Oct 12

I have been upgrading RAM in Apple computers since my first Mam, an LCIII, back in the 1990’s. I’ve pulled apart iPods to replace the battery, I’ve pulled apart iMacs with their glass screen and I’ve changed the hard drive and screens in macbook pro’s. But the hardest gig yet was changing the memory in my 2018 Mac Mini.

After my first attempt I rebooted my Mac to discover that one of the RAM modules was not working. This is the first time this has ever happened to me. I needed to pull the whole thing apart again give the RAM modules a jiggle and then reassemble the Mac mini. Read on to find out more about my experience!

One of the DIMMs did not work after my first attempt. Thankfully after I disassembled and reassembled the Mac Mini it worked second time round.

Now to be fair, Apple does say this is not for the average user.

Apple have said this many times in the past but usually ‘No user installable RAM’ just means they’ve put a security screw on the case or you need special Apple compatible RAM. This time they actually mean it!

Apple could have made the RAM easier to replace by putting it in a different location or designing the case differently, but obviously allowing people to upgrade the RAM after purchase was not a priority for Apple in this case.

Despite the difficulty level, after comparing the price of 32GB RAM to Apple’s price you may still want to give it a go. I purchased 32GB of Crucial RAM from RAM City for A$246. That’s a significant saving.

iFixit have a pretty good video about how to do it here. It’s a great instructional video but they make it look a lot easier than it is. The lady in the video skips over some small technical details and she has obviously practised some of these manoeuvres a few times to get them looking so smooth. There are a lot of little places that might trip you up along the way. It requires you to be thinking at each step of the way. Don’t just mindlessly follow the video.

It’s not technical in that you need to understand electronics or how to solder to replace the RAM. What’s needed is a physical dexterity and precision combined with some mechanical intuition that might be possessed by a watchmaker or jeweller. If that’s not you then I’d suggest you ask a friend to help you.

Here are some of the points that I found difficult.

When you get to the memory module it is covered by a steel cage. Underneath this cage are two rubber/steel clip assemblies that hold the memory in place. My two rubber handles were not assembled properly and so one of them pulled off with the case.
Here is a close-up picture of the black rubber memory clip assembly. The black rubber piece has 2 fingers that sit inside the metal clips. On my Mac Mini these 2 fingers were not inside the metal clips and so the rubber clips just fell to the side when I pulled the cage off. I tried to insert the RAM and then put the rubber clips back in but it wasn’t working. I needed to reverse engineer how it was meant to work and realise that mine was not put together properly in the first case. These rubber grommets are meant to stay in place while you remove and reinsert the RAM. If they do come off, make sure you feed the two rubber fingers down inside the metal clips before you install the RAM..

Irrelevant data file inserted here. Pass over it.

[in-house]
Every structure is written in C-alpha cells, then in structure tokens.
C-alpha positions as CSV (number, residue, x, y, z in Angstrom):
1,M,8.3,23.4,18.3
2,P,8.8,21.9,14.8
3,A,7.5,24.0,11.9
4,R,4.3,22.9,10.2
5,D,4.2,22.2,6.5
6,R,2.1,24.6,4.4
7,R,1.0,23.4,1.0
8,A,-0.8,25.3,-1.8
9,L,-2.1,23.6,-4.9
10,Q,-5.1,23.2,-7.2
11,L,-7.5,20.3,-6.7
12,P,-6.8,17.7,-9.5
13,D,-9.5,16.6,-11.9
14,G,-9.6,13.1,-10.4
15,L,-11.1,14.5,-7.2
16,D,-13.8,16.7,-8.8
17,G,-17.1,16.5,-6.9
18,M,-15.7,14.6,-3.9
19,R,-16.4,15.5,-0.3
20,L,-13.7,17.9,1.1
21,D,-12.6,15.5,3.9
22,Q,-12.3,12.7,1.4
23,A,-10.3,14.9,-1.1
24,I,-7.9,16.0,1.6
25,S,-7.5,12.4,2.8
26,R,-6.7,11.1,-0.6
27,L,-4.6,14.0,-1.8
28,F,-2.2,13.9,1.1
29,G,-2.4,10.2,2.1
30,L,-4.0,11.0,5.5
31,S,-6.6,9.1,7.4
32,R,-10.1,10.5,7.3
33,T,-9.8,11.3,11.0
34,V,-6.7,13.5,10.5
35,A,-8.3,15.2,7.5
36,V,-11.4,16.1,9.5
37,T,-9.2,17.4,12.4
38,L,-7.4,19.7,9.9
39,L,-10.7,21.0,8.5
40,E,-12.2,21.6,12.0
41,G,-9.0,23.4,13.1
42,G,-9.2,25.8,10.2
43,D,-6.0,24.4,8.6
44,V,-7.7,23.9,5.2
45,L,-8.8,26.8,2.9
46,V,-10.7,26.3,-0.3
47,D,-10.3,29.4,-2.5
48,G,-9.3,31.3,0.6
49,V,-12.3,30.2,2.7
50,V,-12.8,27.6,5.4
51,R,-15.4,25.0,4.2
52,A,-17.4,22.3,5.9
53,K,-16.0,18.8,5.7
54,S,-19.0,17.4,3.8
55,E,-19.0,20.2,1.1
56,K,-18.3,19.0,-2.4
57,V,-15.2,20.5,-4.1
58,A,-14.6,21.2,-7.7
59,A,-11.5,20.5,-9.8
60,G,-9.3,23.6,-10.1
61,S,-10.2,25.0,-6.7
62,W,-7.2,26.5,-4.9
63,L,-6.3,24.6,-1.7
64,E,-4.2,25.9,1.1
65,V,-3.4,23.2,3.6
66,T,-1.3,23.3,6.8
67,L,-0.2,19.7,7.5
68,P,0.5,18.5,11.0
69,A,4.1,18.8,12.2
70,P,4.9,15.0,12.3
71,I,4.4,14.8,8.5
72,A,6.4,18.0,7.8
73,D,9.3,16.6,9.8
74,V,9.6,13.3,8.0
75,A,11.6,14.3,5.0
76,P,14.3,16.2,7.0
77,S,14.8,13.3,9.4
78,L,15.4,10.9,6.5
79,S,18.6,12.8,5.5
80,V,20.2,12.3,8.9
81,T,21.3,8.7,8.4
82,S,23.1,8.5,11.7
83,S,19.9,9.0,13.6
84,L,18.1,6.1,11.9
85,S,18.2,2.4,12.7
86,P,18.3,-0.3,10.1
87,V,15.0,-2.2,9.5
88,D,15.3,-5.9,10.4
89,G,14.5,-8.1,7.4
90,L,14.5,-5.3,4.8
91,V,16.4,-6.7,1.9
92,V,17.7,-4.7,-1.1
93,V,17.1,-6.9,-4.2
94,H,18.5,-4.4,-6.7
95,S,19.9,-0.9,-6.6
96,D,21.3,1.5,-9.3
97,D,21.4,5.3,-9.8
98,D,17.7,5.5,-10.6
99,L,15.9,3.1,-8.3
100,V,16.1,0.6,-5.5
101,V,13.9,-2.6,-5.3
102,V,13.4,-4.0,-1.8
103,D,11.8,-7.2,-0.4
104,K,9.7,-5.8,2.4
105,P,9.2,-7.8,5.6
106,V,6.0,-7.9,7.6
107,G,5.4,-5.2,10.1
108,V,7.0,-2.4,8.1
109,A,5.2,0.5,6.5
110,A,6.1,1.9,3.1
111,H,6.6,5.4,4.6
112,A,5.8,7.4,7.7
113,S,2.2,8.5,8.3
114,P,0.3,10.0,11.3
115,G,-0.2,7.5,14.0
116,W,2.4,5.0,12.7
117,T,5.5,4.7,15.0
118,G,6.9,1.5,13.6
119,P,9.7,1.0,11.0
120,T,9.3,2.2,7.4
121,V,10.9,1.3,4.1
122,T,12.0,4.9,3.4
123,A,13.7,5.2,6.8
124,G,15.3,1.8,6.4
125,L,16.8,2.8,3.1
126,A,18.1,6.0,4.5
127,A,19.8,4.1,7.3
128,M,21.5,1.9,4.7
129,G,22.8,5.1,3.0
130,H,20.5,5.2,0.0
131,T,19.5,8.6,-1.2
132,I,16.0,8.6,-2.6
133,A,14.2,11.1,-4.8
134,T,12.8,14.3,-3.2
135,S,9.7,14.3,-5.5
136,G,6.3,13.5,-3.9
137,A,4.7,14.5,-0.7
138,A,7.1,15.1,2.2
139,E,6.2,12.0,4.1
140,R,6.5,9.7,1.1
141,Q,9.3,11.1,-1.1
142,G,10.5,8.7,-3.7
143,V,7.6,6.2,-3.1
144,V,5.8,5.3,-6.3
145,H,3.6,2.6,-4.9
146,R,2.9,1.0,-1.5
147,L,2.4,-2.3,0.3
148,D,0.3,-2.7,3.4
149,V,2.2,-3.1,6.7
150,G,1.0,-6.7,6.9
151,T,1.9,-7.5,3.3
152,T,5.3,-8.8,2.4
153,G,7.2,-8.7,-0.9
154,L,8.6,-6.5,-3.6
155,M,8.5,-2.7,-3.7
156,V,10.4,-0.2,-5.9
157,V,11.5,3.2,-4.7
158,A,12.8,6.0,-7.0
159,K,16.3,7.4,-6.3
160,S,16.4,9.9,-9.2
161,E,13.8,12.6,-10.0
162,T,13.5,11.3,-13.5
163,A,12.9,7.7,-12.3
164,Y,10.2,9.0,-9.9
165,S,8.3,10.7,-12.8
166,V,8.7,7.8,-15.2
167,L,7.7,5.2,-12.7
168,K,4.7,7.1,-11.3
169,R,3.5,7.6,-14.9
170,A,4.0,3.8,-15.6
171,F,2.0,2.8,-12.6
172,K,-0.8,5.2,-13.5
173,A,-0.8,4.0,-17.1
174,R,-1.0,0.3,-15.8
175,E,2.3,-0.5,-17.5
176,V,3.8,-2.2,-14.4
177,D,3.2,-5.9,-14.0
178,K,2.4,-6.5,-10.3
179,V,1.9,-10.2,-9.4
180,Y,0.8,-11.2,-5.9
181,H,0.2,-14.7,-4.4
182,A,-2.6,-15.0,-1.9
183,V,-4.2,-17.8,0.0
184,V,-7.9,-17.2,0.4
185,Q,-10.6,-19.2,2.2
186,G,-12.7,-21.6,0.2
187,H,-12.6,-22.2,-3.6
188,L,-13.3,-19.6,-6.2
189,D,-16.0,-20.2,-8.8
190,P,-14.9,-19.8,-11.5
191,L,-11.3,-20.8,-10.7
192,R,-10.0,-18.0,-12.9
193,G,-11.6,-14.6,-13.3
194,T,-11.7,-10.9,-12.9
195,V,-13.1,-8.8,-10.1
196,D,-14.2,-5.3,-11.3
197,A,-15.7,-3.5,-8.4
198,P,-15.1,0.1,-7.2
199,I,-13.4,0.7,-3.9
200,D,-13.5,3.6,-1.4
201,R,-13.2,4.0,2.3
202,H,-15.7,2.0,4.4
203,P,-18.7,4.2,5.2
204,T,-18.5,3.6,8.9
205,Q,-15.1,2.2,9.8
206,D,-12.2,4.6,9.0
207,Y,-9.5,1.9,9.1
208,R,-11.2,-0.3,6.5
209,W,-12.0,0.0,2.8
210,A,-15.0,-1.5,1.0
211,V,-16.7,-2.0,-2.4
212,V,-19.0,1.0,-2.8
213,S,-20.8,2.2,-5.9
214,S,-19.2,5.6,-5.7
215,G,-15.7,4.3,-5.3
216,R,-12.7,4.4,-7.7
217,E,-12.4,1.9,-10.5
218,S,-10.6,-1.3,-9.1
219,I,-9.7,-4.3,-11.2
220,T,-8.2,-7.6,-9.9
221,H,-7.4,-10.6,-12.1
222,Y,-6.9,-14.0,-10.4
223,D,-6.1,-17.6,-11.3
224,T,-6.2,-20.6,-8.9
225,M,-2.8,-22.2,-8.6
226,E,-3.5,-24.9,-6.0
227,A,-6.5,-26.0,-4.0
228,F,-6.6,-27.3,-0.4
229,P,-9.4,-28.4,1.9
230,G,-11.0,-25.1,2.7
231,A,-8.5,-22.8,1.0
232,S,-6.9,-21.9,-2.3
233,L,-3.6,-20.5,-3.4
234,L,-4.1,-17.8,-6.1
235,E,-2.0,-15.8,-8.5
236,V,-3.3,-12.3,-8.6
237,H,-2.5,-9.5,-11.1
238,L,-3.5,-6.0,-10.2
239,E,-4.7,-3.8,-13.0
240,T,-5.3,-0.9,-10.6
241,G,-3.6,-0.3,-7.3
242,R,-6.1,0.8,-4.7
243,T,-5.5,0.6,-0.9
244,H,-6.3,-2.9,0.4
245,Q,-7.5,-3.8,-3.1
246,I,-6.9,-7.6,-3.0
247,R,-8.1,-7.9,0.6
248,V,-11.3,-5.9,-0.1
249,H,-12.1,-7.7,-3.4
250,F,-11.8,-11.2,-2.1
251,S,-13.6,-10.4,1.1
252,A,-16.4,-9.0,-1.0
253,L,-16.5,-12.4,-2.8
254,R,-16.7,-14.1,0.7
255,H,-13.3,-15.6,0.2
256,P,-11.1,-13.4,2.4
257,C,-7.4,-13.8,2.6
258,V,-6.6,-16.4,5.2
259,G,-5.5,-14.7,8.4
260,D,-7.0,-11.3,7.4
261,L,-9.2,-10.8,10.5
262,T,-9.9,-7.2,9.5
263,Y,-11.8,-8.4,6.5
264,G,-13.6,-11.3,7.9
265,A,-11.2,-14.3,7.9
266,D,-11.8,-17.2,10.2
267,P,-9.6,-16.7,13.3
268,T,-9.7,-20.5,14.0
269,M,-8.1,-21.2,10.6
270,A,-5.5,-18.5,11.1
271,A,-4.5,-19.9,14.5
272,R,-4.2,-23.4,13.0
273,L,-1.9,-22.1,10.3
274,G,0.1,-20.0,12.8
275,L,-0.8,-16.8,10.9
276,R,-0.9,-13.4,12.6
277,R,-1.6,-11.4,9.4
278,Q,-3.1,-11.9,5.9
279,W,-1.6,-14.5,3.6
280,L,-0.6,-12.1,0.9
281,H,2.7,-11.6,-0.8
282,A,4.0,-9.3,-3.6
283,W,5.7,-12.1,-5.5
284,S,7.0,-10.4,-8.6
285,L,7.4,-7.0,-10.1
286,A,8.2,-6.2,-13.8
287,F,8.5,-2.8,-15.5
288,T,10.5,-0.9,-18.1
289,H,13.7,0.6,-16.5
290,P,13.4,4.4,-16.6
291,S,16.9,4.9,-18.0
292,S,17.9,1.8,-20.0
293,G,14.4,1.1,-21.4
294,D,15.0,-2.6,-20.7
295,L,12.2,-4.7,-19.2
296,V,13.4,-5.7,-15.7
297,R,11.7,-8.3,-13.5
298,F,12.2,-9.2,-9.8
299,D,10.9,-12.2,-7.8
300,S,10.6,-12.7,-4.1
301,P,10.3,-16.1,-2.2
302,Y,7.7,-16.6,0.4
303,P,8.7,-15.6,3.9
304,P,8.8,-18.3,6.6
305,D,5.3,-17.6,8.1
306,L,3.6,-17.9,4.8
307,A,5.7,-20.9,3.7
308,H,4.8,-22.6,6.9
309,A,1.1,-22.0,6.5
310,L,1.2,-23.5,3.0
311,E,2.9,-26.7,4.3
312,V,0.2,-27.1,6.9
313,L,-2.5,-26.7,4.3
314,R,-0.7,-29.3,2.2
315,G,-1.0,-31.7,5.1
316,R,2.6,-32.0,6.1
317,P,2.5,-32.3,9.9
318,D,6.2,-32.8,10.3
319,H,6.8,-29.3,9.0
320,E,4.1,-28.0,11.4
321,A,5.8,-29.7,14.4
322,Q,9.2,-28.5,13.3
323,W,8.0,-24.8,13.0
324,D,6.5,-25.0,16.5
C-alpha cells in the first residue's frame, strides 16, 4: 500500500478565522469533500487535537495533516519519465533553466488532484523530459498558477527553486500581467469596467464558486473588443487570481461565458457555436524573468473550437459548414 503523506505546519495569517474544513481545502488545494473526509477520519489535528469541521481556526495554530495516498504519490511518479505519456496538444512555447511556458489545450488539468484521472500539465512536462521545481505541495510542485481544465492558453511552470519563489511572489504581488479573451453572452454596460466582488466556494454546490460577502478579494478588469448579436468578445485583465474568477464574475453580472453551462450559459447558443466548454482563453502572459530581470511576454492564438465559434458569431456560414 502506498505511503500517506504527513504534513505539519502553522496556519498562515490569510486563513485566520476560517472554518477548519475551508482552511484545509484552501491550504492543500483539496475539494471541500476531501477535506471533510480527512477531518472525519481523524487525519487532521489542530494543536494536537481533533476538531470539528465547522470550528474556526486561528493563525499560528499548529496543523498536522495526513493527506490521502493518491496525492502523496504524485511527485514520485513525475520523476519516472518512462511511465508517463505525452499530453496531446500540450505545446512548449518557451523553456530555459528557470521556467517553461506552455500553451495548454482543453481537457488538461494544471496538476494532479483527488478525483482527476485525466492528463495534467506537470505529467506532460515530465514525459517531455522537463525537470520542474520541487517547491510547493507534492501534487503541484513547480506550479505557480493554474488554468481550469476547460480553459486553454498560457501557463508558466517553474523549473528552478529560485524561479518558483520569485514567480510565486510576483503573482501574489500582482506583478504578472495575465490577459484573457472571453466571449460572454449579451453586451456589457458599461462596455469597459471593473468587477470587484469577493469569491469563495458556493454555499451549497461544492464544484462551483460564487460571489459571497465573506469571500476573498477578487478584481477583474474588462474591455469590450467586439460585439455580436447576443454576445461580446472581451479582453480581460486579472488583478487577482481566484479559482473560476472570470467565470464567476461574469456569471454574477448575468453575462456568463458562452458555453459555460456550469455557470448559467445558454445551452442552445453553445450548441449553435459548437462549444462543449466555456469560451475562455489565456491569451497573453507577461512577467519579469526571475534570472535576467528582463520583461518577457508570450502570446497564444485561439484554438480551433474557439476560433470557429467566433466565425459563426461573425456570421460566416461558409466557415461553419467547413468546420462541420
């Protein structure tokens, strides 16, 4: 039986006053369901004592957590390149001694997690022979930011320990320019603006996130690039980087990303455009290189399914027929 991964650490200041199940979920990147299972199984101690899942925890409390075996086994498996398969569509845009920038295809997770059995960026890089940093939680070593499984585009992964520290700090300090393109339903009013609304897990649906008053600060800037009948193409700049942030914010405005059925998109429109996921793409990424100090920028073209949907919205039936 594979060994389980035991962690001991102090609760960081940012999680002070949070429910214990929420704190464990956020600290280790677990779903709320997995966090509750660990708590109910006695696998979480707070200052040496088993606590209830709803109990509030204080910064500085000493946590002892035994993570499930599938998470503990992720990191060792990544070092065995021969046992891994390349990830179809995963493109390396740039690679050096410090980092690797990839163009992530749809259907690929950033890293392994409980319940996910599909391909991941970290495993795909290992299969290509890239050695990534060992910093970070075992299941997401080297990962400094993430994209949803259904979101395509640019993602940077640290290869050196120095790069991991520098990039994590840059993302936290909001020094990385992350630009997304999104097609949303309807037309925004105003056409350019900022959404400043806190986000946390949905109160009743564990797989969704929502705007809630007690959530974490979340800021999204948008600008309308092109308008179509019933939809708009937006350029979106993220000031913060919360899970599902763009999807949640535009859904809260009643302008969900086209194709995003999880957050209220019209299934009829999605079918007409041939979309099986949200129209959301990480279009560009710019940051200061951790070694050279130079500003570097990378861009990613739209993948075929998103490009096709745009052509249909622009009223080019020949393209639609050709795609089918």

This is the power connector to the logic board. It requires a reasonable amount of force to remove it and because it is physically underneath the lip it is very hard to get your fingers or a tool in there. I found it even harder to reinsert the power connector while keeping it straight. Also the power connector is just the right width to get wedged between that ‘R10’ component and the power socket on the board, so watch out for that. It can also get wedged between the socket and the back of the case when you are sliding the login board back into place.
Here is a screenshot from the iFixit video of the Wi-Fi antenna cable being connected back to the motherboard. This step is also lot harder than it looks. Usually when you begin to seat a connector you can some feedback to indicate that it is in the right location before you press it into place. With this connector there was no small click that I could feel as I aligned the connector so it was a matter of lining it up and then pressing it hard for it to seat into place.
Because I was afraid of pressing too hard and bending something, I chose to reattach the TORX screw first and use that to help guide the Wi-Fi connector into the right location before I pressed it down.

The Mac Mini also uses TR6 (or T6H) Security Torx screws with a hole in the middle. I already have 2 security driver sets but none of them went small enough. To buy these in Dubbo I needed to buy another full $30 security driver set from Jaycar.

Leave a Reply

Copyright © 2013 Wayne Connor. All rights reserved. | Hosted on bluehost.com Click here to find out why.
preloadpreloadpreload